Tuesday, June 20, 2017

Where is My New Window Link?

As PeopleSoft moves from Classic to Fluid, you have likely noticed the missing New Window link. Why is it missing? I can only speculate. When considering mobile, perhaps it makes sense to drop the New Window link. Mobile devices have limited screen real estate. Why waste it with a link you will likely never use on a mobile device? On a desktop, however, the New Window link is irreplaceable. So... what to do? How can you open a new window? You probably already know if you just open a new window without that special New Window link, your old window session will cease to exist. You know that you will receive the dreaded "... return to most recent active page..." message. Does that mean you can no longer have two active PeopleSoft windows? There is a work around that is documented in various places around the web. In short, the answer is to copy the current URL, open a new tab, paste the URL into the address bar, and then append _newwin to the site name. Before reviewing some examples, let's discuss what is going on and why this is necessary.

The PeopleSoft app server is stateless. App server connections are often pooled and used upon request. However, we know that component buffer state is stored somewhere. If not at the app server, then where? At the web server. As with any J2EE application, PeopleSoft uses web server sessions to store state (which is why load balancers must use sticky sessions, etc). The details here aren't exact, but metaphorical. PeopleSoft partitions web server session state into state blocks. A user may have multiple state blocks. The web server identifies the appropriate state block based on an identifier in the URL. When you click the New Window link, the link's URL pattern instructs the web server to generate a new state block. We can replicate the New Window link behavior by simply modifying a PeopleSoft URL. Let's review an example. Let's say you have a Fluid URL that looks something like this: http://hr.example.com/psc/ps/EMPLOYEE/HRMS/c/EL_EMPLOYEE_FL.HR_EE_ADDR_FL.GBL. The highlighted part between the servlet (psc) and the portal (EMPLOYEE) is the site name (ps). All we have to do is add _newwin to the site name. Accessing a URL such as http://hr.example.com/psc/ps_newwin/EMPLOYEE/HRMS/c/EL_EMPLOYEE_FL.HR_EE_ADDR_FL.GBL will instruct the web server to generate a new state block, perhaps something like http://hr.example.com/psc/ps_23/EMPLOYEE/HRMS/c/EL_EMPLOYEE_FL.HR_EE_ADDR_FL.GBL.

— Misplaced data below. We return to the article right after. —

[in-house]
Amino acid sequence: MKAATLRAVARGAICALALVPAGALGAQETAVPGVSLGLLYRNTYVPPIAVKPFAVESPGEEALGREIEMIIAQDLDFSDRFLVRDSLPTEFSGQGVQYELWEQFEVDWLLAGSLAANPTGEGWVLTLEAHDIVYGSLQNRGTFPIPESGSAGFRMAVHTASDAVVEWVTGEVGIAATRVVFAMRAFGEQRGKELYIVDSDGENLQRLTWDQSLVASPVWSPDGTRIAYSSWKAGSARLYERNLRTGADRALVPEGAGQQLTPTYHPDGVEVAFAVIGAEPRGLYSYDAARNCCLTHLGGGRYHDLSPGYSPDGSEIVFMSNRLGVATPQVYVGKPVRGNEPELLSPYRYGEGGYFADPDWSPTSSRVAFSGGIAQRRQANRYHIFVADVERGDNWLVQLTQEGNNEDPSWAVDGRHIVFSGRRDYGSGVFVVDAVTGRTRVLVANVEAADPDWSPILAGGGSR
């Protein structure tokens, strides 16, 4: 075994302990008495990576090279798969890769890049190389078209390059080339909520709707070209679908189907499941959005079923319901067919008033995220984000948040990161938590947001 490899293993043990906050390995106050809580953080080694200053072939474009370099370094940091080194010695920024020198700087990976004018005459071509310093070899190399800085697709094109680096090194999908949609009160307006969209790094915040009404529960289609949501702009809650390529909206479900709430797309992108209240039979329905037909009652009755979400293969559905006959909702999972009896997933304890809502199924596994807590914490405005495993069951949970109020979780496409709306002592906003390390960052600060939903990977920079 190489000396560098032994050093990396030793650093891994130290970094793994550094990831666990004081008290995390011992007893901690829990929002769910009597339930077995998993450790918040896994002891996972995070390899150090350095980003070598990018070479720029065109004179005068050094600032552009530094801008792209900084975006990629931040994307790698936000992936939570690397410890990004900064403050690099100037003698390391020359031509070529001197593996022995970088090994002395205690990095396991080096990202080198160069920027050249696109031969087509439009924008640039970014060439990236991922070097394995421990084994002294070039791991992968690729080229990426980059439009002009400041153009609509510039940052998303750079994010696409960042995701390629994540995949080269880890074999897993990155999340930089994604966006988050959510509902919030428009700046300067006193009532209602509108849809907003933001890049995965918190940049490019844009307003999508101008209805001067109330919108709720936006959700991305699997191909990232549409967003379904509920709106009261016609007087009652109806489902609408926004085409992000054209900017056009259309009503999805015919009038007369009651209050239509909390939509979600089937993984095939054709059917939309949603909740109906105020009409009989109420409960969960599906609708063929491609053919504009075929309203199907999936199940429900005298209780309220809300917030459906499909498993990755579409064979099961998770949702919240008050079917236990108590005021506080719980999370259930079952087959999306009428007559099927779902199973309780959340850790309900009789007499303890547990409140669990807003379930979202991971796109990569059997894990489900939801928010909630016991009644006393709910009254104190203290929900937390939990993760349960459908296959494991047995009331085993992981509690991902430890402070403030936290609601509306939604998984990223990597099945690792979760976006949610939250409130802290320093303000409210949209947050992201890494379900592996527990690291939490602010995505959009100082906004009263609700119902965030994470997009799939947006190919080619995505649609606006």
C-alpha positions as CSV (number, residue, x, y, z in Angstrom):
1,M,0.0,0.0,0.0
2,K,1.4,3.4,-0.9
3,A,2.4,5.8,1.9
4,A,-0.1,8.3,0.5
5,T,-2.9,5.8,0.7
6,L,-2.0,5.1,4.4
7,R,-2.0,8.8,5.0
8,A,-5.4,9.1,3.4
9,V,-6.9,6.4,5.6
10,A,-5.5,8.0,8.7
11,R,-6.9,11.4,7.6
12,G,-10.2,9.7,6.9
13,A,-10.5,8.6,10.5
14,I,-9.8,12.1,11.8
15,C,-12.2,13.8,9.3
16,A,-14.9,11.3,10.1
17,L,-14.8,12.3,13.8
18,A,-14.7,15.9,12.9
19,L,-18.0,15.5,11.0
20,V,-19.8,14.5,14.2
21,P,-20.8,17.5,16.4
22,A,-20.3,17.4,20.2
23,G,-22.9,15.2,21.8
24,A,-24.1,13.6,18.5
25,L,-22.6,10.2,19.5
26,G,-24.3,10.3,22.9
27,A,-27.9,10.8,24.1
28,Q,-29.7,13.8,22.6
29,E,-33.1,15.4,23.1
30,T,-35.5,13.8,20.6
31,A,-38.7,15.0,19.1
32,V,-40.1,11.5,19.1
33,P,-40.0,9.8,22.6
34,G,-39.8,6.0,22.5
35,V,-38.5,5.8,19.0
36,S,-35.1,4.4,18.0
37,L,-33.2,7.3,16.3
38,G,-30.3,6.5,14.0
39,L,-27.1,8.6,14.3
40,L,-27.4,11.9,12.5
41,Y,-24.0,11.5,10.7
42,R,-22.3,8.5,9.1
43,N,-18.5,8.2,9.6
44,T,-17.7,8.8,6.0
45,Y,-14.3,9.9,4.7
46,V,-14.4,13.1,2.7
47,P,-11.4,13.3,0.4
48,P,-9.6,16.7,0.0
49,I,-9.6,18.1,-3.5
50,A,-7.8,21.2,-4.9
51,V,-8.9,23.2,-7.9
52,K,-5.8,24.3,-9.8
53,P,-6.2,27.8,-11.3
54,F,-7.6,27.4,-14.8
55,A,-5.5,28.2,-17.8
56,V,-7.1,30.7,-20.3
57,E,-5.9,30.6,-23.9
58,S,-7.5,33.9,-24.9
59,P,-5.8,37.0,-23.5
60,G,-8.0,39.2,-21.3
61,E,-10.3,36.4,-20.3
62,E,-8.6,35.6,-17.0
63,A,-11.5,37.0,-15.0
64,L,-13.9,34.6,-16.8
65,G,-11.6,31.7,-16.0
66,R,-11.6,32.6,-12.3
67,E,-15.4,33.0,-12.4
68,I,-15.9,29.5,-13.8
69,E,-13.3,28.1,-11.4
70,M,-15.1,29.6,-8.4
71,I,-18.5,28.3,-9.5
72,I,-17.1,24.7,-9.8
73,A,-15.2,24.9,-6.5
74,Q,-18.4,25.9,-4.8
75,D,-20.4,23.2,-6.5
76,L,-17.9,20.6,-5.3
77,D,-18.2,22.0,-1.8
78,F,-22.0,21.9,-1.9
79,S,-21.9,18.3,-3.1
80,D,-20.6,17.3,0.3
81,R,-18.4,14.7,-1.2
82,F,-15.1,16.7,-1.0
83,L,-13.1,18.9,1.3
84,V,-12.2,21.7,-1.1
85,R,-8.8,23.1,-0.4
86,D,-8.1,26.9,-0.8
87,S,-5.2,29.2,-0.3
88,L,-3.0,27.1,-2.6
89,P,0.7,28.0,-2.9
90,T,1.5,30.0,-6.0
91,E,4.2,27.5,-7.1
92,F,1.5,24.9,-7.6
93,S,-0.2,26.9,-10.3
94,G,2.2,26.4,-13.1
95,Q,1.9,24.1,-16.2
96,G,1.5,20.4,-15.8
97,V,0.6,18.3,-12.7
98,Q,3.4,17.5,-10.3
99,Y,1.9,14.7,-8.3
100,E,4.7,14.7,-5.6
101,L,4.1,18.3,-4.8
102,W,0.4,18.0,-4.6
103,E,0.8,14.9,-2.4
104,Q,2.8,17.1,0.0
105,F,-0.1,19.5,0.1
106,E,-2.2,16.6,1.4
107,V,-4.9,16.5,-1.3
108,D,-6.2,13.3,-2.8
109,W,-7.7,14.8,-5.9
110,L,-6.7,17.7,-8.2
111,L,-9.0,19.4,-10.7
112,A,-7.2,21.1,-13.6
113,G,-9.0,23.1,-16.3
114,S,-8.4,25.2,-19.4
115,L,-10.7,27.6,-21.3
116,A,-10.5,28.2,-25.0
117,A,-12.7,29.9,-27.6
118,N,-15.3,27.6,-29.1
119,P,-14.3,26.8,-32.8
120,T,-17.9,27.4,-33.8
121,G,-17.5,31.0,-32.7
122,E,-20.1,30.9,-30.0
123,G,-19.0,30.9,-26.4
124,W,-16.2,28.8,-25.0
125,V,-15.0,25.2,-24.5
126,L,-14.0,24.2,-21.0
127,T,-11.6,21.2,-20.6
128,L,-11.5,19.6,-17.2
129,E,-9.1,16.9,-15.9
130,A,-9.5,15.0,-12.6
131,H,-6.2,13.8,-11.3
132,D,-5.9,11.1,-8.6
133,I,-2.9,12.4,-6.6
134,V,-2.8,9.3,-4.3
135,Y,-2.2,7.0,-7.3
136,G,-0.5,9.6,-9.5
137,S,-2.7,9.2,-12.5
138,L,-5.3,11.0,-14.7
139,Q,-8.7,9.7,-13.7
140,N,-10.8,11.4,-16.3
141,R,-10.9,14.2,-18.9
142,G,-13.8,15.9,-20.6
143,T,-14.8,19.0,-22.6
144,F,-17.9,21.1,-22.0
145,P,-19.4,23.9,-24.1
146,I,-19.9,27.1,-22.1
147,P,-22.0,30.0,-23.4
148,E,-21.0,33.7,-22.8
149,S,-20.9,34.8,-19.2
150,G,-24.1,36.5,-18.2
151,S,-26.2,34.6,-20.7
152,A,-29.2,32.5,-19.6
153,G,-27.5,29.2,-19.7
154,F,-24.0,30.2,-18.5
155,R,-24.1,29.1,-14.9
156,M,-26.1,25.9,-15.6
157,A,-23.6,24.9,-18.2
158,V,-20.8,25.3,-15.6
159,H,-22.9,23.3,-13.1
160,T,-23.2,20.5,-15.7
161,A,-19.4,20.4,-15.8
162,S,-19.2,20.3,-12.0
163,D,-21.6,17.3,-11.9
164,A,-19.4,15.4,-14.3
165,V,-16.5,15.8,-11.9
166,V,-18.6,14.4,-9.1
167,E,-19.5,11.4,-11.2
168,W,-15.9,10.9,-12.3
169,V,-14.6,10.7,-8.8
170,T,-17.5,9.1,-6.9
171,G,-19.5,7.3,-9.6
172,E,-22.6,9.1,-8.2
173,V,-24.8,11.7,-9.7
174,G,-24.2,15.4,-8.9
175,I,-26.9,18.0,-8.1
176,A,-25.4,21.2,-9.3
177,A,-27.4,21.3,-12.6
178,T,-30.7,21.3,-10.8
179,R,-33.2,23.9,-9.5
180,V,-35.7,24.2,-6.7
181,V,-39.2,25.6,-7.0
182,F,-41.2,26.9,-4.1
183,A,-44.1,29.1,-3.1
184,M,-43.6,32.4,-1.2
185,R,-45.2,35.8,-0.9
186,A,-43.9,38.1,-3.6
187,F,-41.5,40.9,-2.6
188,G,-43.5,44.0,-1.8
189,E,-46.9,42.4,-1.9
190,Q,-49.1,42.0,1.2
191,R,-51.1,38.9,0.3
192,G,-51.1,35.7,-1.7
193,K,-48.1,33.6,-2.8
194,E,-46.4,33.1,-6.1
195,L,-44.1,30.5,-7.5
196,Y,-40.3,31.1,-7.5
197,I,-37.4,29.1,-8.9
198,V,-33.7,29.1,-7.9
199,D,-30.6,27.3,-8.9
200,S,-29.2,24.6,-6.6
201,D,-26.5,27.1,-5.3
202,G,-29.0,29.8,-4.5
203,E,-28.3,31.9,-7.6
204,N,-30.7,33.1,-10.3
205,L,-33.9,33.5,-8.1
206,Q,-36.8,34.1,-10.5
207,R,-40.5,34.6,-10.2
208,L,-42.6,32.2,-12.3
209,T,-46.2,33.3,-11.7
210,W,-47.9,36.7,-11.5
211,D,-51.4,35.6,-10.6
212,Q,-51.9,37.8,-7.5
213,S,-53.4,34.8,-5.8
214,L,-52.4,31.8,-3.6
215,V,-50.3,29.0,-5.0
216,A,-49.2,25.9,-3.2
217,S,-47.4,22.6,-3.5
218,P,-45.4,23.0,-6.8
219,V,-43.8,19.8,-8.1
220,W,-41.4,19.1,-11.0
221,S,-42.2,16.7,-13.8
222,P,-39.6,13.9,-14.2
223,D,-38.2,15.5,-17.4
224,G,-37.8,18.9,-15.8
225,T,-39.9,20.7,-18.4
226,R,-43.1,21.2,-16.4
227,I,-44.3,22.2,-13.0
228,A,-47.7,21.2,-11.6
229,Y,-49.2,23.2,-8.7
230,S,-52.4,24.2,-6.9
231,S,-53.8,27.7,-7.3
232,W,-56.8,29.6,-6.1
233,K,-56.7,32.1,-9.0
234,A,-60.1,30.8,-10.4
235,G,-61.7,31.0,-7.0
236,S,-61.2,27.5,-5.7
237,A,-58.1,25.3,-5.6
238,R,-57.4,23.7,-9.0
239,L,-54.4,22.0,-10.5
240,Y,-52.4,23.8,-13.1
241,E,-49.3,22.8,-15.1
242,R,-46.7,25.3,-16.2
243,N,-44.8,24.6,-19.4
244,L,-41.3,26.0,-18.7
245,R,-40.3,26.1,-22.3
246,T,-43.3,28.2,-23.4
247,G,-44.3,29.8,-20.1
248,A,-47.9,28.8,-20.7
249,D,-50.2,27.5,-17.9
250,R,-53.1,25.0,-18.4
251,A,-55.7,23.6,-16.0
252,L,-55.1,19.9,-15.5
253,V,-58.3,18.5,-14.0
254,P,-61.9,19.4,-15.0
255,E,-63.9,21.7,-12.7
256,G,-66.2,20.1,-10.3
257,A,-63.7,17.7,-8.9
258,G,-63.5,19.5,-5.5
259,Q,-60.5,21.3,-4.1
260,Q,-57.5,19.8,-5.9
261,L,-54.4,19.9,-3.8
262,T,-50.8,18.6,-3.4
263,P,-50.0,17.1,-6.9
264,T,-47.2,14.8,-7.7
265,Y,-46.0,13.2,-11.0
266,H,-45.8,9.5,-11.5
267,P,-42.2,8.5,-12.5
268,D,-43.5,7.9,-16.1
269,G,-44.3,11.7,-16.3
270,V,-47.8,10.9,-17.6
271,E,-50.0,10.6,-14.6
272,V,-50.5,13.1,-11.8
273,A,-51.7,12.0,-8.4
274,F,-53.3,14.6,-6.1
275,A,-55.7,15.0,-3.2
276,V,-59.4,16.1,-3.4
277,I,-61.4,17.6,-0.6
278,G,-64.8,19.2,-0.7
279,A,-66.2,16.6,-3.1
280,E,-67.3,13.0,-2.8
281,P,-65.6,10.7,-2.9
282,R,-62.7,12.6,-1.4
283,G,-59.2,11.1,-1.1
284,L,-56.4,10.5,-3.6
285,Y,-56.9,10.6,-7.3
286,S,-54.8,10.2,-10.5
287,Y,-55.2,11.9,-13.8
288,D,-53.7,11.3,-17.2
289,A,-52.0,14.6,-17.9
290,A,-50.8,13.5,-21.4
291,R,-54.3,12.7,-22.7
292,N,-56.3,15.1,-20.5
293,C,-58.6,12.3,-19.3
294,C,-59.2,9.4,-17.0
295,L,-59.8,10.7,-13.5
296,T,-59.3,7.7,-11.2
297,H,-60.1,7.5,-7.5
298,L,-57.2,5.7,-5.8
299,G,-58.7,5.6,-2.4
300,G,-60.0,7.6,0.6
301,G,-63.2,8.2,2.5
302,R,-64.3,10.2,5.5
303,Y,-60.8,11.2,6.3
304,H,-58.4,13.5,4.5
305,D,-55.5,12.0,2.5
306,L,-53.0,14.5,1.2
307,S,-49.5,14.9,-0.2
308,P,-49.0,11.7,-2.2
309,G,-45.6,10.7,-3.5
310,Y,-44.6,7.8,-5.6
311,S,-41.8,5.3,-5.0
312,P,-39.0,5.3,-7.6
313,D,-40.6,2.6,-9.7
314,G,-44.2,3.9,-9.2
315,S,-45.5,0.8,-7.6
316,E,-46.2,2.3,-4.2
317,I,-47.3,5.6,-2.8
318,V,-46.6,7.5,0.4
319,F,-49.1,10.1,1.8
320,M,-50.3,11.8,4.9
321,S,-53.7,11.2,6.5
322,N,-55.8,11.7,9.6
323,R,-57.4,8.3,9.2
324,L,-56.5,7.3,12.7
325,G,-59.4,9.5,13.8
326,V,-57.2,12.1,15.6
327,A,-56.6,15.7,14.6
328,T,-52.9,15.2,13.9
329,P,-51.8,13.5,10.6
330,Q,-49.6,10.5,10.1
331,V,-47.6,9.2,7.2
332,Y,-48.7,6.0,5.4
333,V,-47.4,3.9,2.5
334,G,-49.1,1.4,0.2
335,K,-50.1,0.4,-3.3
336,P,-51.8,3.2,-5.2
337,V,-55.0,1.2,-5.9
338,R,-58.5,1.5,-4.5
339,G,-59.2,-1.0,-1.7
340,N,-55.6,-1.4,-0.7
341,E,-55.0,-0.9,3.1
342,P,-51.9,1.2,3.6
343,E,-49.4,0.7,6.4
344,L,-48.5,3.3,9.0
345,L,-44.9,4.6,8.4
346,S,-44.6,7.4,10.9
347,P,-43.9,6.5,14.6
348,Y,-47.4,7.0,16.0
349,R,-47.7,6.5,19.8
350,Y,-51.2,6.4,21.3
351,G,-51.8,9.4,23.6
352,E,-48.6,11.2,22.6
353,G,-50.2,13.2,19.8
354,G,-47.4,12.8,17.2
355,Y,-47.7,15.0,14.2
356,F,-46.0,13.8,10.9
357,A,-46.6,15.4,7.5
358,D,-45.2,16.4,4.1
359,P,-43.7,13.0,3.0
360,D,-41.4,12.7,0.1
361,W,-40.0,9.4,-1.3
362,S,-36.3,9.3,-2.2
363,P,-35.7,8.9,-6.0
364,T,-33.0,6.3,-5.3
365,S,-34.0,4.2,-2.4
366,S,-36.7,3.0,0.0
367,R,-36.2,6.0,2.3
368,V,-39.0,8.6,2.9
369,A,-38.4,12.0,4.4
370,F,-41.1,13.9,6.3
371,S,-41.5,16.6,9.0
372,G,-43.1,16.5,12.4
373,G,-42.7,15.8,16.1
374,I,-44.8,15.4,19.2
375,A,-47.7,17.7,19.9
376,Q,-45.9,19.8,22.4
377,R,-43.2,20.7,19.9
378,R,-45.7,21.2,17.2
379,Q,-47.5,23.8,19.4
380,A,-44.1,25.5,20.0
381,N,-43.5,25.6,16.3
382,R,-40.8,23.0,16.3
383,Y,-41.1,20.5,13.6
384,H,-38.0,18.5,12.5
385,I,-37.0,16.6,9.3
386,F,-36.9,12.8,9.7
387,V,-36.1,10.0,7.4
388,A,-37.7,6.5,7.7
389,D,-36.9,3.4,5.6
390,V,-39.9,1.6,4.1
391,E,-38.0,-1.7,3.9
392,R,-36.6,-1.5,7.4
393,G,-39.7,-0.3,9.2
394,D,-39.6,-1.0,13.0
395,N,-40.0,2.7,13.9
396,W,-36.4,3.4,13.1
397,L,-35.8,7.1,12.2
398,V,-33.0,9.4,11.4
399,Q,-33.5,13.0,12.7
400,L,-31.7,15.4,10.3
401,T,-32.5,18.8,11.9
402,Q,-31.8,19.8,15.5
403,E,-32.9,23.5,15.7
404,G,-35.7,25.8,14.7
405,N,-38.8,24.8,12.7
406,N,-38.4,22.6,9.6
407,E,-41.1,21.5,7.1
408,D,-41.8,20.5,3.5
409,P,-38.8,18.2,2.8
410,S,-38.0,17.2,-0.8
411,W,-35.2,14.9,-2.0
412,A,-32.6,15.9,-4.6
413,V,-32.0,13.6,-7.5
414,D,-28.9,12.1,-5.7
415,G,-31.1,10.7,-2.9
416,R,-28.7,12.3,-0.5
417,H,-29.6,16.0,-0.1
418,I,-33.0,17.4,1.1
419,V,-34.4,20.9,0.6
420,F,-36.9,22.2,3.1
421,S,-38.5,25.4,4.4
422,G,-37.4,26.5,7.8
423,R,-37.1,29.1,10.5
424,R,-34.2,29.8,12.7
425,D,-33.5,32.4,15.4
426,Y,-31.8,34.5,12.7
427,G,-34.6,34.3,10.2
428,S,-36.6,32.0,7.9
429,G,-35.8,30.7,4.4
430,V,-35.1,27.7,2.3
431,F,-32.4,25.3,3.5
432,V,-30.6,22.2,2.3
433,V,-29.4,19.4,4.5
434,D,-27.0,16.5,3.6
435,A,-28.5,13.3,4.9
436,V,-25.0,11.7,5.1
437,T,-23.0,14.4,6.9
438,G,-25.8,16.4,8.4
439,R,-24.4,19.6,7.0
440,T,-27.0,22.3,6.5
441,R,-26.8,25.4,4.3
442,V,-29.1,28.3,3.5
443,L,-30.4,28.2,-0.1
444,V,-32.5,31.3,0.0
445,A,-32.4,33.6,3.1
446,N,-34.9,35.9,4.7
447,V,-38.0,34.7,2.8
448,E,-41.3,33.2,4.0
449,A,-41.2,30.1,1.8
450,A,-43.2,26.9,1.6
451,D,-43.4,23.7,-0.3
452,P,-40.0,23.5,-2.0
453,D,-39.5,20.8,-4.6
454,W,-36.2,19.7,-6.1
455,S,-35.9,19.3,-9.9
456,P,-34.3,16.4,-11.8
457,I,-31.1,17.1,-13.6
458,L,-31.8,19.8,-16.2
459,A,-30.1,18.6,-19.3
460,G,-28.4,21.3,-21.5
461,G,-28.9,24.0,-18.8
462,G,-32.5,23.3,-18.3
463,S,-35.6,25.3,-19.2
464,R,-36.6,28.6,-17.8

It certainly isn't as simple as the New Window link, but it is better than nothing. For a more permanent, user friendly method, take a look at Sasank's post Fluid UI - New Window Feature - Workaround.

Edit: I created this post because a lot of people I meet aren't familiar with the "New Window" trick. One very important caveat when working with classic pages: The URL in the header may not match the transaction URL. This appears to be tools release dependent. After PeopleSoft implemented "Partial Page Rendering" with a constant header and iframed content, the URL for the content area would change, but the URL in the address bar did not. What this means is simply copying the URL from the address bar and changing it to include '_newwin' will create a new state block, but that new window may point to different component from the original window.

4 comments:

Banksy said...

Sasank has put some work into this Jim - we are just trying to implement it ourselves: https://pe0ples0ft.blogspot.com.au/2017/01/flud-ui-new-window-feature-workaround.html

Jim Marion said...

@Banksy, thank you for pointing that out. I included a link in the text above.

David Wiggins said...

The following javascript can be saved as a browser bookmarklet to achieve the same result at the click of a button:

javascript:var a=window.frames.location.pathname.match(/^\/ps[pc]\/(.+?\/)(.+?\/)(.+?\/)(.+?\/)/),b=a[1];-1<b.indexOf("_")&&(b=b.substr(0,b.indexOf("_"))+"/");c=window.frames.location.pathname.substr(window.frames.location.pathname.lastIndexOf('/') + 1);void window.open("/psp/"+b+"_newwin/"+a[2]+a[3]+a[4]+c,"","");

Jim Marion said...

@David, I was just working out a bookmarklet blog post on that :)